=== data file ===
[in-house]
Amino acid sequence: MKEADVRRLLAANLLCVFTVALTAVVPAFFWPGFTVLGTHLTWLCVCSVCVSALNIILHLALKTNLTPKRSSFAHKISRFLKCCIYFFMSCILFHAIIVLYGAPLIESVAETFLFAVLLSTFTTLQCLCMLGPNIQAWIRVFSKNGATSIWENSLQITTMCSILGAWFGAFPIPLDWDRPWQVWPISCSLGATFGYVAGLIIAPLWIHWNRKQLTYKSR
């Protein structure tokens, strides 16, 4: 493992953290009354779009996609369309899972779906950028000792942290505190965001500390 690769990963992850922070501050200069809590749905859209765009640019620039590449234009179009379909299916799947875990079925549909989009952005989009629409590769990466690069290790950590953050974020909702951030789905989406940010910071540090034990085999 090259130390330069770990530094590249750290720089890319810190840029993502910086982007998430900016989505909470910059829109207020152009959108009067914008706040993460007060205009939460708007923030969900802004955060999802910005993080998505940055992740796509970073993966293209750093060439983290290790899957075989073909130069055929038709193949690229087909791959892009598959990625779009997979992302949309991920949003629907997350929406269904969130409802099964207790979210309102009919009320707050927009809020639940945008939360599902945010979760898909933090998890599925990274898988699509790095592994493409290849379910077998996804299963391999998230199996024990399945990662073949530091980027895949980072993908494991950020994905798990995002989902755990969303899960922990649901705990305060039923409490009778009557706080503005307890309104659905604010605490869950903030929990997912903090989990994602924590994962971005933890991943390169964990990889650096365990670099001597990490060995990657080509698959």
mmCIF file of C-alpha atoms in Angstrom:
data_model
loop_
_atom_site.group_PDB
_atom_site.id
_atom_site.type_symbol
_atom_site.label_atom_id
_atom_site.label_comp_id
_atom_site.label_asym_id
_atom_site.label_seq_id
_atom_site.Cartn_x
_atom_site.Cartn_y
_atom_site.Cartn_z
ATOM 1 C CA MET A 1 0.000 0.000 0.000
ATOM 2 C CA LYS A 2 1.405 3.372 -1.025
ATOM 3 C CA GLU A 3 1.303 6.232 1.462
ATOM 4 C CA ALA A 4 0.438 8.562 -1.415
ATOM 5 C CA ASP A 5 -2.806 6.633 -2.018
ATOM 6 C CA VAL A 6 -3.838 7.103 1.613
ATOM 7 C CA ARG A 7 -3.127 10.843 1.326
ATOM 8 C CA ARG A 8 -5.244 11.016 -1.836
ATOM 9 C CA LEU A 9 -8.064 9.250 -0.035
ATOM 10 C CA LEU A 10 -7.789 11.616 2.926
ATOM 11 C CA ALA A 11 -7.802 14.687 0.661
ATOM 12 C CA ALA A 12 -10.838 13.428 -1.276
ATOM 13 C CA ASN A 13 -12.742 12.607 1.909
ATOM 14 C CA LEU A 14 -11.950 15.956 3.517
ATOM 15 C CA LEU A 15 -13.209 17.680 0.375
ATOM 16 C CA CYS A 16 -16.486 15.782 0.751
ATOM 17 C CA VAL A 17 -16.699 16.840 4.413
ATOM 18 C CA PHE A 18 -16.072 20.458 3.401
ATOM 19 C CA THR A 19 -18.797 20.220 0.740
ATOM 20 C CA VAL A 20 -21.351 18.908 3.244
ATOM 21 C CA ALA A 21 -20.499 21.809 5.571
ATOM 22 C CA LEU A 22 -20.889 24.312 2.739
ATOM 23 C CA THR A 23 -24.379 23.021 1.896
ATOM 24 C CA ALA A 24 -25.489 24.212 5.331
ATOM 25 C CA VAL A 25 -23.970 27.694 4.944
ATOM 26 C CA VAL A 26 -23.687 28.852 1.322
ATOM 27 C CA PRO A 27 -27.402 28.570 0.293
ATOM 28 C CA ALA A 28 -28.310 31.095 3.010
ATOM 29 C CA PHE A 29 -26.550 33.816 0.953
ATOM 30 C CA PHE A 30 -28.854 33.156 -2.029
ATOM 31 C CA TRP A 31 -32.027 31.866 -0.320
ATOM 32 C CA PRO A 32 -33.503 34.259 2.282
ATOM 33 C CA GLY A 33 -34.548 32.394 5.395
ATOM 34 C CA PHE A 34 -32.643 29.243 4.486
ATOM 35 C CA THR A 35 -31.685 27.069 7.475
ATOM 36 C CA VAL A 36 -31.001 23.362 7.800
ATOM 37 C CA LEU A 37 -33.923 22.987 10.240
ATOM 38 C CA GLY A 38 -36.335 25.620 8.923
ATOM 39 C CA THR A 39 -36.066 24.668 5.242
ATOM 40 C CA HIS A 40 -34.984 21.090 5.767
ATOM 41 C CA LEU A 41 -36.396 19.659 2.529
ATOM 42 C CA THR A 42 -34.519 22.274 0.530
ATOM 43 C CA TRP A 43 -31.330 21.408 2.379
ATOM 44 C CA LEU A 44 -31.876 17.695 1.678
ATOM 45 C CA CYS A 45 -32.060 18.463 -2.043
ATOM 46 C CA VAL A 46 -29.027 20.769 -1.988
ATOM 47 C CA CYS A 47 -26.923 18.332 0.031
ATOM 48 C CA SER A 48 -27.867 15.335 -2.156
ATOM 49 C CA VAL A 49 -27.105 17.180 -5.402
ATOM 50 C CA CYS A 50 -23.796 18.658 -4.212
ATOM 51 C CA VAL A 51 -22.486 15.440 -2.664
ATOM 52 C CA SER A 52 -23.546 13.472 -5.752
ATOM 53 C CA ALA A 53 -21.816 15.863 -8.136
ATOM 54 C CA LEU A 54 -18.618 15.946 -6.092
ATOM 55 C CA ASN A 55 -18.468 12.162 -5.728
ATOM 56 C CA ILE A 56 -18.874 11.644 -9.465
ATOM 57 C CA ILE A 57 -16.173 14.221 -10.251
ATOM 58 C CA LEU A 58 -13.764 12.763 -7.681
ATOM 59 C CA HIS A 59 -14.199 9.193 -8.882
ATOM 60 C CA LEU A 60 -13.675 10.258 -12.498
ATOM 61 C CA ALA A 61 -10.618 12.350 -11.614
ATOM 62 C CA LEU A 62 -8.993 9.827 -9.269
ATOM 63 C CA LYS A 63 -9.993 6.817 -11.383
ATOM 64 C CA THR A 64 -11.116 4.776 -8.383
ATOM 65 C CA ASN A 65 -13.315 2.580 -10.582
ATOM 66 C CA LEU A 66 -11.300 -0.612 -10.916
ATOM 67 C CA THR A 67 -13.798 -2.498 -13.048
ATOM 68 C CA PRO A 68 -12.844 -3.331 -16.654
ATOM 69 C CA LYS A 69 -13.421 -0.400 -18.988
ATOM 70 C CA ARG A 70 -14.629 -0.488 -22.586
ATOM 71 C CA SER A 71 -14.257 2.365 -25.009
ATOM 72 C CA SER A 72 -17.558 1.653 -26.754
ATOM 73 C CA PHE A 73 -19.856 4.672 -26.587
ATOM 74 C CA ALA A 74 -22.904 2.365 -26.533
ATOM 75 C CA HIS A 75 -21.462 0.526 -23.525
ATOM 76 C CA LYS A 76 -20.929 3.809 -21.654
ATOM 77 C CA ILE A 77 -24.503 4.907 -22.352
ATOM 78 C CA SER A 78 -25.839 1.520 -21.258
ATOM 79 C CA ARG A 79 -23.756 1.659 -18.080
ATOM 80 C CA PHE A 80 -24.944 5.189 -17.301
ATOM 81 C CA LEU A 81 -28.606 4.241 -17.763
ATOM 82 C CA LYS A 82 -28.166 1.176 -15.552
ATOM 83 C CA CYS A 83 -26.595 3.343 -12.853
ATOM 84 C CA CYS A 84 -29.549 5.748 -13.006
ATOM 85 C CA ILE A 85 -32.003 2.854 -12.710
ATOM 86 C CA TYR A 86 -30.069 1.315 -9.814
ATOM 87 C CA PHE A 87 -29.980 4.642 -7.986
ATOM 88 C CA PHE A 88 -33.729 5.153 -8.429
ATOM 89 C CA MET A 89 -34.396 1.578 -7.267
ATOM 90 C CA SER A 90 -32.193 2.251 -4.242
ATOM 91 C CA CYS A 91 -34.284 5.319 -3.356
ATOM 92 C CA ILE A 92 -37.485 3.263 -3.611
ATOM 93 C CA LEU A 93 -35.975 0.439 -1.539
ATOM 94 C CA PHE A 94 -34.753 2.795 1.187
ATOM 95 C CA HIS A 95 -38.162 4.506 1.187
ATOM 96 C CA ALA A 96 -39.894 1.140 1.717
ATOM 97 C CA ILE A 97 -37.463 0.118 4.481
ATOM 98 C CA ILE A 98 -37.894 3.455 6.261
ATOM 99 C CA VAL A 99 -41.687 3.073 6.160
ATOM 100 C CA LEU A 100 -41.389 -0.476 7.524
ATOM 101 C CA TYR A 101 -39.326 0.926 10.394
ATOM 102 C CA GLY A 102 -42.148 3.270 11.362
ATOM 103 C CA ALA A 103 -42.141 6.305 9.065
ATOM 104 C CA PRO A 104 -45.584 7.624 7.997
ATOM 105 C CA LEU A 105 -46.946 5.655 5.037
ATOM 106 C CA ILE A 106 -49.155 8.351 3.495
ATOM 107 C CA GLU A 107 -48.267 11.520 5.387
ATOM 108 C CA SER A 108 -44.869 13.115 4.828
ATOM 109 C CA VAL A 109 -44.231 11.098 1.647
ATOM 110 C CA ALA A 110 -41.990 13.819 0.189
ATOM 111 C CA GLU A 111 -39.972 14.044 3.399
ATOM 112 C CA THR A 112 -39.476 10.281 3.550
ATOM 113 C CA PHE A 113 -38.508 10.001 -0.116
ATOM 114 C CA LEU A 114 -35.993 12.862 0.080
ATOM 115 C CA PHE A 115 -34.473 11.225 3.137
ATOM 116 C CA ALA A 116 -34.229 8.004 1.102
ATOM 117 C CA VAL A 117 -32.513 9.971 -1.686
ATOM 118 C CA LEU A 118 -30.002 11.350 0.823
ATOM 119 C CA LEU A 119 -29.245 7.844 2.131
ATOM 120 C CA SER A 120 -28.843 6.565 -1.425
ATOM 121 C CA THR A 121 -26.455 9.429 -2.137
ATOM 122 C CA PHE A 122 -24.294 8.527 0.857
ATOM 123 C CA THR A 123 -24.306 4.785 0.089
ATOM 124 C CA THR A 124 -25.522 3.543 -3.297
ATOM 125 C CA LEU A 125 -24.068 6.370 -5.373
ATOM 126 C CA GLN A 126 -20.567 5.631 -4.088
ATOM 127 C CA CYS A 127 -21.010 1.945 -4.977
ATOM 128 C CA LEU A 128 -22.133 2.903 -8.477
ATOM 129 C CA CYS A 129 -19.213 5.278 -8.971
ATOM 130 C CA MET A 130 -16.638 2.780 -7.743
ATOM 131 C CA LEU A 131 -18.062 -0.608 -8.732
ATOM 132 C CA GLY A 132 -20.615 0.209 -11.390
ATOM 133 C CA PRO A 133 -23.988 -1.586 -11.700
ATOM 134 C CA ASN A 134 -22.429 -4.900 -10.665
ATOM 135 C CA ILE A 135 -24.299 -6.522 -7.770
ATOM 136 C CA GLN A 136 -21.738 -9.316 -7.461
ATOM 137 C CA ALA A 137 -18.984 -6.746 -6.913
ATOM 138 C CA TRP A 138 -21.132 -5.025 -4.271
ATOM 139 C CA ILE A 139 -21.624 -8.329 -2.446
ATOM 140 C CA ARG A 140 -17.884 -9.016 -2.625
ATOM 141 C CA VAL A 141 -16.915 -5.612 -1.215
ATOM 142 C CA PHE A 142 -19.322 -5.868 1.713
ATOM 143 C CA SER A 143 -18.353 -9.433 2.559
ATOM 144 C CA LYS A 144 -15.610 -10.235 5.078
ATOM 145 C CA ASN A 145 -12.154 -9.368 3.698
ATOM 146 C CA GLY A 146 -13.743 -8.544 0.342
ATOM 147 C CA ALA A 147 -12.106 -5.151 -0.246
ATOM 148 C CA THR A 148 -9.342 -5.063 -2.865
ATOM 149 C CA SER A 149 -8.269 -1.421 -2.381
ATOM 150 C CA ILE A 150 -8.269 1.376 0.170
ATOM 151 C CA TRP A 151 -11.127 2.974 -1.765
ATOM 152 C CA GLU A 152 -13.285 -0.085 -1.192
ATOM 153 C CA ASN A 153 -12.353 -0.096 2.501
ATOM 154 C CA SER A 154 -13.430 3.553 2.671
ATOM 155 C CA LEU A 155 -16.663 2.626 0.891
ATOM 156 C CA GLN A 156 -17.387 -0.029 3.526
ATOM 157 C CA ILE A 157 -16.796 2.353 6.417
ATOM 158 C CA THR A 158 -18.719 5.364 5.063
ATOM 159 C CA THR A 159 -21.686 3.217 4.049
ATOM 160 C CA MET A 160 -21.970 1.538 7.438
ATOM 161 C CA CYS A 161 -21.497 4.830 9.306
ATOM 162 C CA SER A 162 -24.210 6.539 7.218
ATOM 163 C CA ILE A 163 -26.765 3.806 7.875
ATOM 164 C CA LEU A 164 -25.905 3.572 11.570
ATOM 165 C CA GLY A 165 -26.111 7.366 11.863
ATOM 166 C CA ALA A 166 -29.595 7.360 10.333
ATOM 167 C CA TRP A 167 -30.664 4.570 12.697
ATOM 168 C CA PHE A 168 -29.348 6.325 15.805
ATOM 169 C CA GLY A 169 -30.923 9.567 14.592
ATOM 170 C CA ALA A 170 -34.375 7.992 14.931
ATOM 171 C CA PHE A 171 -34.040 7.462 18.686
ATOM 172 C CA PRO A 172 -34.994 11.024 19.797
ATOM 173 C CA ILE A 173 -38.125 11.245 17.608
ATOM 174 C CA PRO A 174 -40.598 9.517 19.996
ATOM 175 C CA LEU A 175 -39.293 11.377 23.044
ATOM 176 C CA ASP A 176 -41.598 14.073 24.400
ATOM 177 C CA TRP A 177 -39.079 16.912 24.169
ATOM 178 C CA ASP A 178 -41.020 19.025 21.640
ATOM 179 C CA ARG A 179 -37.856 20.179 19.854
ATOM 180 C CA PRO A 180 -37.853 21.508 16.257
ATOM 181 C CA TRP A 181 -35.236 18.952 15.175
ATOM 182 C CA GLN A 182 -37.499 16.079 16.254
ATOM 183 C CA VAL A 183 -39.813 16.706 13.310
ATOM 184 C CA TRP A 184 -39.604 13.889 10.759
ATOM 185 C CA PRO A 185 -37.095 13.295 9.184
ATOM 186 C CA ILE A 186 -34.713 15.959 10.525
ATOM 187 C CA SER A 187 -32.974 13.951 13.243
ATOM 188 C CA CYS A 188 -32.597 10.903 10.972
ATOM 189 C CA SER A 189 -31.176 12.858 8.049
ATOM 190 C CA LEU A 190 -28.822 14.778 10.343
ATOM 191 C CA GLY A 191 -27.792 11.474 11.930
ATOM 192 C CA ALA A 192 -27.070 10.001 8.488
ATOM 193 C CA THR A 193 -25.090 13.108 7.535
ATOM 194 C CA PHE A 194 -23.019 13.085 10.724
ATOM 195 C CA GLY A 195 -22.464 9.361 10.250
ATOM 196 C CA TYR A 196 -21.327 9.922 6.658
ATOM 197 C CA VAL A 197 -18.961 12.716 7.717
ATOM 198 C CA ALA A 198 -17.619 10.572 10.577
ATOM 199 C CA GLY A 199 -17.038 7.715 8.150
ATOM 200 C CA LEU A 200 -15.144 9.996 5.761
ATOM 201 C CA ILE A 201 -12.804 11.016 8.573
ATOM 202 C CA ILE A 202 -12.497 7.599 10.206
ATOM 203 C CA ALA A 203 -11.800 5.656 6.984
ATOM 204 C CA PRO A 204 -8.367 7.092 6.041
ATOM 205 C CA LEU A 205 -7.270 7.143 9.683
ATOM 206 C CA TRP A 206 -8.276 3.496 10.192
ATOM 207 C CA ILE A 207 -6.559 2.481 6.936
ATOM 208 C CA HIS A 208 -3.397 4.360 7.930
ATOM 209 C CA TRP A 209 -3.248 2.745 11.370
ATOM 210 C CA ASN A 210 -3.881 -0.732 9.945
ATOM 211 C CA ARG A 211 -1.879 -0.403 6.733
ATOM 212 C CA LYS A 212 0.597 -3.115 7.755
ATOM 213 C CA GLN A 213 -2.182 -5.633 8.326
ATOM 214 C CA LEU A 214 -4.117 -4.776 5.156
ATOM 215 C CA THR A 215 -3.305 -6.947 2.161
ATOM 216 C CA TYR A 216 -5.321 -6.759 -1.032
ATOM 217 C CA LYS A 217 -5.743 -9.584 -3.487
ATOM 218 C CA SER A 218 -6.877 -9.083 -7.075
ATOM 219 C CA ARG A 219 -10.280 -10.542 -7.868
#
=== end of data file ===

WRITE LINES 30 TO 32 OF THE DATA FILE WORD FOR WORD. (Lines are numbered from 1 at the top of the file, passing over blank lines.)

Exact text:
ATOM 14 C CA LEU A 14 -11.950 15.956 3.517
ATOM 15 C CA LEU A 15 -13.209 17.680 0.375
ATOM 16 C CA CYS A 16 -16.486 15.782 0.751